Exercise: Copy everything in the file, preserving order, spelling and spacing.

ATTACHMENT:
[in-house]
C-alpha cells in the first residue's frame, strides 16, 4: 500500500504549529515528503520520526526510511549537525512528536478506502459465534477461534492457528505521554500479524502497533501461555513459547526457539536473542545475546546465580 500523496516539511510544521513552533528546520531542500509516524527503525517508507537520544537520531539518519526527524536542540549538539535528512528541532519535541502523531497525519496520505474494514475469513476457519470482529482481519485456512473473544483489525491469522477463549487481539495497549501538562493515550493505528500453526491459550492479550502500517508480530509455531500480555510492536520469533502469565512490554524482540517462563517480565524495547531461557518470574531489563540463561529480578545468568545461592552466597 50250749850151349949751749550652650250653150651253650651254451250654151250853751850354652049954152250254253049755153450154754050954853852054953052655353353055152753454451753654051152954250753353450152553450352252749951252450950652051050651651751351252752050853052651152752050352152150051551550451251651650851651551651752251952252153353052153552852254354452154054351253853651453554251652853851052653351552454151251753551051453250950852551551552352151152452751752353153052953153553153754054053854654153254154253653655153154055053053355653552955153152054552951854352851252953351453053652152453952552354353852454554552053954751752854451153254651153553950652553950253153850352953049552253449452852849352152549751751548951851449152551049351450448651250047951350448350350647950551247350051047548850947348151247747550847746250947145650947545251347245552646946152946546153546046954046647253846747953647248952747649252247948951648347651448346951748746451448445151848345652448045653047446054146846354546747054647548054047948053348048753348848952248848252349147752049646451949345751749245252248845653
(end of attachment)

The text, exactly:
[in-house]
C-alpha cells in the first residue's frame, strides 16, 4: 500500500504549529515528503520520526526510511549537525512528536478506502459465534477461534492457528505521554500479524502497533501461555513459547526457539536473542545475546546465580 500523496516539511510544521513552533528546520531542500509516524527503525517508507537520544537520531539518519526527524536542540549538539535528512528541532519535541502523531497525519496520505474494514475469513476457519470482529482481519485456512473473544483489525491469522477463549487481539495497549501538562493515550493505528500453526491459550492479550502500517508480530509455531500480555510492536520469533502469565512490554524482540517462563517480565524495547531461557518470574531489563540463561529480578545468568545461592552466597 50250749850151349949751749550652650250653150651253650651254451250654151250853751850354652049954152250254253049755153450154754050954853852054953052655353353055152753454451753654051152954250753353450152553450352252749951252450950652051050651651751351252752050853052651152752050352152150051551550451251651650851651551651752251952252153353052153552852254354452154054351253853651453554251652853851052653351552454151251753551051453250950852551551552352151152452751752353153052953153553153754054053854654153254154253653655153154055053053355653552955153152054552951854352851252953351453053652152453952552354353852454554552053954751752854451153254651153553950652553950253153850352953049552253449452852849352152549751751548951851449152551049351450448651250047951350448350350647950551247350051047548850947348151247747550847746250947145650947545251347245552646946152946546153546046954046647253846747953647248952747649252247948951648347651448346951748746451448445151848345652448045653047446054146846354546747054647548054047948053348048753348848952248848252349147752049646451949345751749245252248845653